Recently, I applied for an entry-level position with Philadelphia Magazine, but unfortunately my resume was discarded because I didn't have any magazine experience and I never worked with the computer program they use to put their magazine together.
And after an unsuccessful experience with my last internship, I applied to one with MetroKids, a free Philadelphia based magazine for parents, hoping for better results. I sent my resume and three writing samples: a personal essay and two biography entries. I was ecstatic about interning for a magazine. I would learn how it runs, how an issue is put together, experience working with an editor and get published.
Since I had worked with children as a former teacher, I thought I made a good candidate for MetroKids. The skills I would gain would increase my chances of being hired at a magazine if that's what I wanted to do once I completed the internship.
After I clicked "send", I realized I didn't include a cover letter. Did I have to? They only asked for a resume and writing samples in the ad. My anxiety began to build. I pulled up Google and searched "cover letters" and found out I should include a cover letter each time I apply for a job, even if it isn't specified. Employers view an applicant without a cover letter as lazy and throw out their resume.
Now, I knew that. I included one every time I applied for a teaching position. They became easy. All I had to do was change a few things: address the letter to the specific school district and update any skills I acquired. Writing jobs I've applied to require me to write almost an entirely different cover letter each time. An annoying and painstakingly long process, but necessary if I want to be hired.
My anxiety started to overwhelm me. Instead of kicking myself for missing an opportunity, I sent another email including a cover letter. Then I waited. A week went by with no response. I assumed that my resume was overlooked because I didn't include a cover letter the first time. Another attempt at getting a job failed.
Then, I received a phone call from a number I didn't recognize while I writing two weeks ago. After debating, I picked it up. The man on the other end, Tom Livingston, was the editor at MetroKids. He had looked over my resume and writing samples and was interested in offering me the internship. He revealed he wasn't sure what to think about my writing samples, since he focuses on journalistic writing, but the calendar editor, Stephanie Halinski, said I wrote with "vivid verbs". What a great compliment.
The following week I would head into the tiny magazine office in Philly to make sure Tom and I "didn't hate each other." I appreciated his humor, and realized this internship was starting off more positively than the last one.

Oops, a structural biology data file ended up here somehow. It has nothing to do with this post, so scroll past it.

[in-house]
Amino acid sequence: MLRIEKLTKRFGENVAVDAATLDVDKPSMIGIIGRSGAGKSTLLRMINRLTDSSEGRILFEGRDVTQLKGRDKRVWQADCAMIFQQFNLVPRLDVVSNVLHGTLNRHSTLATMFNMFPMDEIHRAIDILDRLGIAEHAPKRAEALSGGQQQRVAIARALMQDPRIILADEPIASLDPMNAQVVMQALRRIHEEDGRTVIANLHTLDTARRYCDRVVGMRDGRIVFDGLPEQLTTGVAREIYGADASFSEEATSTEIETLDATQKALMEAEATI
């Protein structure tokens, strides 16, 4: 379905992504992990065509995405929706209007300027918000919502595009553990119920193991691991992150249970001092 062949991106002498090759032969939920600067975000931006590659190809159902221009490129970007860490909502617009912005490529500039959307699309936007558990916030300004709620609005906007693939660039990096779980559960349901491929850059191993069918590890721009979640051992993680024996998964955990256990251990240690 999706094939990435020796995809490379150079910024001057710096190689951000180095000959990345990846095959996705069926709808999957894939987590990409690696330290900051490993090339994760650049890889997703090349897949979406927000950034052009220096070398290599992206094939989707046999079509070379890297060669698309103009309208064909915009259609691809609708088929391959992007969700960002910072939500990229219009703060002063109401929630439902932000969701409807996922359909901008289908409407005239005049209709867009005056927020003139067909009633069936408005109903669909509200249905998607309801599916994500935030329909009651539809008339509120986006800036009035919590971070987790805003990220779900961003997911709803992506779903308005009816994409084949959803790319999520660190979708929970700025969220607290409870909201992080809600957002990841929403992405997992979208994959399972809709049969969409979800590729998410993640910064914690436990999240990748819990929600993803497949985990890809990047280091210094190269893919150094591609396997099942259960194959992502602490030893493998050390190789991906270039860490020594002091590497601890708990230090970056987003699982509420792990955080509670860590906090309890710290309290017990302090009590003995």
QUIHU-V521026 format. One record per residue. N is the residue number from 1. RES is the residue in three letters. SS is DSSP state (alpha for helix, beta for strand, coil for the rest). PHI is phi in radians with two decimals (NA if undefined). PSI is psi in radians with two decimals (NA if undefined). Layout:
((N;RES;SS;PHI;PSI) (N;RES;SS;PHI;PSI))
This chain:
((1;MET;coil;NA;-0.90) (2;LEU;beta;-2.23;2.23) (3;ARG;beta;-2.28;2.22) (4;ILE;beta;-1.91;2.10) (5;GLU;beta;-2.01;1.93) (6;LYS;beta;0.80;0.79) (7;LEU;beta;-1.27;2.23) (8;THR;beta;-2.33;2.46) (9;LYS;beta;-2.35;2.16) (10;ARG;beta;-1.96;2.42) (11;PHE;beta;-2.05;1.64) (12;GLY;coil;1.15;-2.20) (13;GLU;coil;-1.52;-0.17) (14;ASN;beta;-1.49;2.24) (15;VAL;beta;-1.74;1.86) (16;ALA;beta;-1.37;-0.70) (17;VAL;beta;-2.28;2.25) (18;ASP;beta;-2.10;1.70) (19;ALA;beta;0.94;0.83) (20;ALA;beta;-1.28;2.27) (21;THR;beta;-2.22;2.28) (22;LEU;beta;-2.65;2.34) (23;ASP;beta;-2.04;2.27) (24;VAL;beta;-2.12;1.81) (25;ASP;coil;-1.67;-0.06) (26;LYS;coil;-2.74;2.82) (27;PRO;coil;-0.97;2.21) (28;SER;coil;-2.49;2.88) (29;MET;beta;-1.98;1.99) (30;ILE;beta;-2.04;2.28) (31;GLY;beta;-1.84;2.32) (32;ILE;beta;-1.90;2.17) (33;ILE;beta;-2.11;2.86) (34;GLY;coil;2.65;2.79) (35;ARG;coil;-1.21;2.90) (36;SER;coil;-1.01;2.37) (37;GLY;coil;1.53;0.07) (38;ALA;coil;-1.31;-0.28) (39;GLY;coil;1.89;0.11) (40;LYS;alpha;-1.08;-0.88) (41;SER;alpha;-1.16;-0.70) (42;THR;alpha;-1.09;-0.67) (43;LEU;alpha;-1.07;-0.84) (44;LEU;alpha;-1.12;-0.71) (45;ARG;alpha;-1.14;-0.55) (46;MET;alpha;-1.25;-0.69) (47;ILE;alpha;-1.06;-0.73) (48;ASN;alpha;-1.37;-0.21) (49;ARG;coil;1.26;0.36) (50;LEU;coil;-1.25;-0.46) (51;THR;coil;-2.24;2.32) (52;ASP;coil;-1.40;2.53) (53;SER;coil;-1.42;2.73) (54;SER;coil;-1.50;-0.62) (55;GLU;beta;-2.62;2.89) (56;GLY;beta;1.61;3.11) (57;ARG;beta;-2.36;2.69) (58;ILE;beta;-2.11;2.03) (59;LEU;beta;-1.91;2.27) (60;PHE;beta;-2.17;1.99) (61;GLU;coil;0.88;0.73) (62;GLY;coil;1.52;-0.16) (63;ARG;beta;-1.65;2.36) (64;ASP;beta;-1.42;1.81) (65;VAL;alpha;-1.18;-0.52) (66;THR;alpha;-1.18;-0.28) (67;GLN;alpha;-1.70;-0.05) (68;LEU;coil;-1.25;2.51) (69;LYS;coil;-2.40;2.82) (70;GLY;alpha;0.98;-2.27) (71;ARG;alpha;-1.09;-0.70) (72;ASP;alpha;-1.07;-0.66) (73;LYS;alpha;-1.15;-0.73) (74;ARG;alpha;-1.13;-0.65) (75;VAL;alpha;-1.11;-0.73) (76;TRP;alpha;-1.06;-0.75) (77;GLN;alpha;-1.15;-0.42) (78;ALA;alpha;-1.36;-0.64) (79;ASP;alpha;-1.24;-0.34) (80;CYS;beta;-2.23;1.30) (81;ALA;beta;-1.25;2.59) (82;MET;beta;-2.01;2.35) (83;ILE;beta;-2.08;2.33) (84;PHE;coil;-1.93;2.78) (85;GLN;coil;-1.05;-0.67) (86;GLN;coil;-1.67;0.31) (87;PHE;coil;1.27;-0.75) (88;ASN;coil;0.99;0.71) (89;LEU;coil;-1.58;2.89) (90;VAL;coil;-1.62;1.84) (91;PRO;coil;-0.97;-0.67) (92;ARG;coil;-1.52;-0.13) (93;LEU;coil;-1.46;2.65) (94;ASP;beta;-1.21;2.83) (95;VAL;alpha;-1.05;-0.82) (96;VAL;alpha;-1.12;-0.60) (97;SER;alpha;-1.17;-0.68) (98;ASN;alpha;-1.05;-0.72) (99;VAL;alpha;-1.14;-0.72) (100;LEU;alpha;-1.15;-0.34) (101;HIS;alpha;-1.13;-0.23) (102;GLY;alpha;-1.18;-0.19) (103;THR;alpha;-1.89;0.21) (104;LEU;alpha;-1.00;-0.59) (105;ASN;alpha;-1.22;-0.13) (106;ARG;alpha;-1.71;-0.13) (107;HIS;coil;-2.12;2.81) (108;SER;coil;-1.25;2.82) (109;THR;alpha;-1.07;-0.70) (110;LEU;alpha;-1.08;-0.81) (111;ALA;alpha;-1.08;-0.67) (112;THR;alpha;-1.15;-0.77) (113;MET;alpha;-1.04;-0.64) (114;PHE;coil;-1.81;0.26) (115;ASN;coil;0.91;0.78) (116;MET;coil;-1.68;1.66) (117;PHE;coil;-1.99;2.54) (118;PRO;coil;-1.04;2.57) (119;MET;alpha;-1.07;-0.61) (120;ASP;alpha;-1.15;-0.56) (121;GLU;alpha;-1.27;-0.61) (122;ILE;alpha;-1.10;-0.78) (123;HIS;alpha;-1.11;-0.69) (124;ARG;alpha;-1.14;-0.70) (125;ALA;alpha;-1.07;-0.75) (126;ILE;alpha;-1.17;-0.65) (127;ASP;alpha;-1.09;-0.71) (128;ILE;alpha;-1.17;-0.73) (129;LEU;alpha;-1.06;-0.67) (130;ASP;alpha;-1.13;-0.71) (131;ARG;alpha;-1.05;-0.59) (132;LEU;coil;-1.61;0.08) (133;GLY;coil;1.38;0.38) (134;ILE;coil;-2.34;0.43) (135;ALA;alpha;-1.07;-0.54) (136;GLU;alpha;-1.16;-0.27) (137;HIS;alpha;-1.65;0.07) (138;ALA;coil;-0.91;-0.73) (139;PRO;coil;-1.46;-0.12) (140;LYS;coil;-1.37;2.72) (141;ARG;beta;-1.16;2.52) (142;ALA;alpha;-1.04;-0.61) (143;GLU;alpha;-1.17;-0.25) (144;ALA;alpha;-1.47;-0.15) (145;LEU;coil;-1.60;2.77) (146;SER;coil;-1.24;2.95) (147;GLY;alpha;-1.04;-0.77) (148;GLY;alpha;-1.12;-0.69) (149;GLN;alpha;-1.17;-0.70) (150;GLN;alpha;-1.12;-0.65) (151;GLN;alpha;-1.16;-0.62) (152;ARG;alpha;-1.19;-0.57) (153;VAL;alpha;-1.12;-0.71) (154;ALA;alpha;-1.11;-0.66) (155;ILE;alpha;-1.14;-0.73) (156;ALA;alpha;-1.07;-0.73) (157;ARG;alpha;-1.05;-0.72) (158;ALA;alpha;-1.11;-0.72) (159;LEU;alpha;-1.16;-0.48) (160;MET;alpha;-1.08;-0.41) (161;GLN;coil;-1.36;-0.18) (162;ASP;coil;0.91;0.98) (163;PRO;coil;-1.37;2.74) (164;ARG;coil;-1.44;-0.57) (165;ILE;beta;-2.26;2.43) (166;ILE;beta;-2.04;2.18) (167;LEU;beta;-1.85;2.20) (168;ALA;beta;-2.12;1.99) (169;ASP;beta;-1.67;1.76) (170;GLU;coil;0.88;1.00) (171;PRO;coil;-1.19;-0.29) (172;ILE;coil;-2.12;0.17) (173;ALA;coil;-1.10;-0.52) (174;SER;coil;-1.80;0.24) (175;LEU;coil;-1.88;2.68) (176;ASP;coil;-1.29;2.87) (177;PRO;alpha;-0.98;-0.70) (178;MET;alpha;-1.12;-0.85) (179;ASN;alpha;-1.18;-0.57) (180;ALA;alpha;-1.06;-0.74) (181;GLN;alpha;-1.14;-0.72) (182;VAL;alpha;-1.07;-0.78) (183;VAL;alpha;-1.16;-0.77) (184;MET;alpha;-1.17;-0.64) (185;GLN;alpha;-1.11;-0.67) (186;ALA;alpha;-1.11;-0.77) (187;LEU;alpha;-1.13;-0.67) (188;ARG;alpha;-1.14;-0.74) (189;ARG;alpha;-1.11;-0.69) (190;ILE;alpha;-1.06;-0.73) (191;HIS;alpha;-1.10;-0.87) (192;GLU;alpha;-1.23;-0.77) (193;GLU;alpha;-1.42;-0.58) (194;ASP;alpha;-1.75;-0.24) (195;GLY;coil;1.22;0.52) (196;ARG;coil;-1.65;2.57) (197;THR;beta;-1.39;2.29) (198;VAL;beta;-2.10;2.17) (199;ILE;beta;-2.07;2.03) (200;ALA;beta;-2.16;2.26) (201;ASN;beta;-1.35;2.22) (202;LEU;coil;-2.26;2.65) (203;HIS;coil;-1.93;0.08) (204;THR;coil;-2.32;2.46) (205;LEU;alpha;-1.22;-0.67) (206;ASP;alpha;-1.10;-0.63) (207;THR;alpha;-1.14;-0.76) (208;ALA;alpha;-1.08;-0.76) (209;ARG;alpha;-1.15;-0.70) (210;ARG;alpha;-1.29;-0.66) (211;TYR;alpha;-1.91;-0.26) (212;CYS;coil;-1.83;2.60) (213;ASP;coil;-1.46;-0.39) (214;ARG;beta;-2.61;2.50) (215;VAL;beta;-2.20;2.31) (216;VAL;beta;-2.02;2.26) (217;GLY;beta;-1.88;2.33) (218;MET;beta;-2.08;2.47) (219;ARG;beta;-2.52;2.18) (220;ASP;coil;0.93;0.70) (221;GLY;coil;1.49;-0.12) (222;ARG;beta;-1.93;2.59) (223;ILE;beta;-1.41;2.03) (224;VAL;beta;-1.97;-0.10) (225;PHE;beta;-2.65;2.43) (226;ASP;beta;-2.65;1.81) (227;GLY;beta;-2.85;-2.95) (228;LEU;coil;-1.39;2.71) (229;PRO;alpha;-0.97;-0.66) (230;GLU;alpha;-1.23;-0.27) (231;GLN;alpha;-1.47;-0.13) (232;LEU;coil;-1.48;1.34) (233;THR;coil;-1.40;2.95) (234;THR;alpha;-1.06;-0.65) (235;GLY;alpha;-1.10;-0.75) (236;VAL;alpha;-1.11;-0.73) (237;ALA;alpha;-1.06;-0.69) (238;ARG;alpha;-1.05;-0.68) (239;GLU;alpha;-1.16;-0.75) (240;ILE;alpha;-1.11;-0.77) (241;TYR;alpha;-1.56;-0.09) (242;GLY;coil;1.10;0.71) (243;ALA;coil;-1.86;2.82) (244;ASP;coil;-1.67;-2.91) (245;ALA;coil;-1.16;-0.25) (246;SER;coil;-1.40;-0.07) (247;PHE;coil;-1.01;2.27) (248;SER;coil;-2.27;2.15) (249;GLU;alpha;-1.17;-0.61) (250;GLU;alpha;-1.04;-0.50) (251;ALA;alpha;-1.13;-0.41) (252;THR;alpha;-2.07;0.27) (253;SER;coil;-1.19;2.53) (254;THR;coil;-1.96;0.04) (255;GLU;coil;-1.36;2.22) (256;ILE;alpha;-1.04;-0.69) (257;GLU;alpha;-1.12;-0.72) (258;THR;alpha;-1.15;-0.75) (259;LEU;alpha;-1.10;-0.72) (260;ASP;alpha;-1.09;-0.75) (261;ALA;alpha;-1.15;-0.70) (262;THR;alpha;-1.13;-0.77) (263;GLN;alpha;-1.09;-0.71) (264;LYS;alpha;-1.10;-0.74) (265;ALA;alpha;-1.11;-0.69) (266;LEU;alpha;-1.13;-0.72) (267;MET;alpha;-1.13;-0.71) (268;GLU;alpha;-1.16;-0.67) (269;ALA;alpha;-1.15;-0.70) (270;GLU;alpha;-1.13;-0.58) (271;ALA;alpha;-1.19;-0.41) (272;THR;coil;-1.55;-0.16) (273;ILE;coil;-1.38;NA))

I went in on Monday, met the friendly staff, and received an overview of my responsibilities. Tom showed me his wall of magazine covers dating back to 1999 (when I graduated high school) that help him reference font styles and formats that he liked for future issues. He then explained he needed a few more weeks to put the 2011 editorial calendar together before he could assign me an article, and asked me to trust him. I said sure. I had no reason not to.
Just then, the distribution manager, Leah, informed Tom and Stephanie that November's issue had arrived. I walked downstairs to participate with two other staff members, six of us in all, in the high-tech system of getting the magazine in the building: a human assembly line. I was getting practical, on-the-job experience of how a magazine works. Although unexpected, I really enjoyed it.
Then, I sat down with Stephanie as she guided me through the process of updating attraction listings. Everything appeared pretty straight forward and I would have a typed up guide to help me at home. The attractions needed to be put on the web site, eventually used to create 2011's Find-It Book.
Tom walked me to the subway entrance down the street after I said my good-byes and let everyone know it was nice to meet them. I told him I was very excited to be working with him and the magazine. He assured me that I was welcome to come in and work to get an idea of what it's like working for a magazine.
While riding the R3 home, I realized I didn't know which section to start updating. An email from Stephanie greeted me when I finally made it home. She said I should start with Bucks County, since I live there.
I finished that Thursday, sent in my update report and received my next assignment to add attractions that were not already in the database from the Bucks County listing. Stephanie's email responses are prompt and answered any question I presented. I know I made the right choice to stop the work I was doing with my previous internship.
There might have been a lot of negative memories, but my first intern experience made me a stronger person. I speak up for myself, and look out for my best interests while working for someone else. I dictate the parameters of my internship. I set and reach my goals. I just need to remind myself it isn't going to happen over night. Hard work and mistakes will reveal my path.
I am grateful I can work from home, but still go in to the office when I want to with MetroKids. I enjoy Tom's self-deprecating humor and Stephanie's sweet personality. I can't wait for my first writing assignment. I knew, if I kept moving forward with my eyes peeled, new opportunities would present themselves.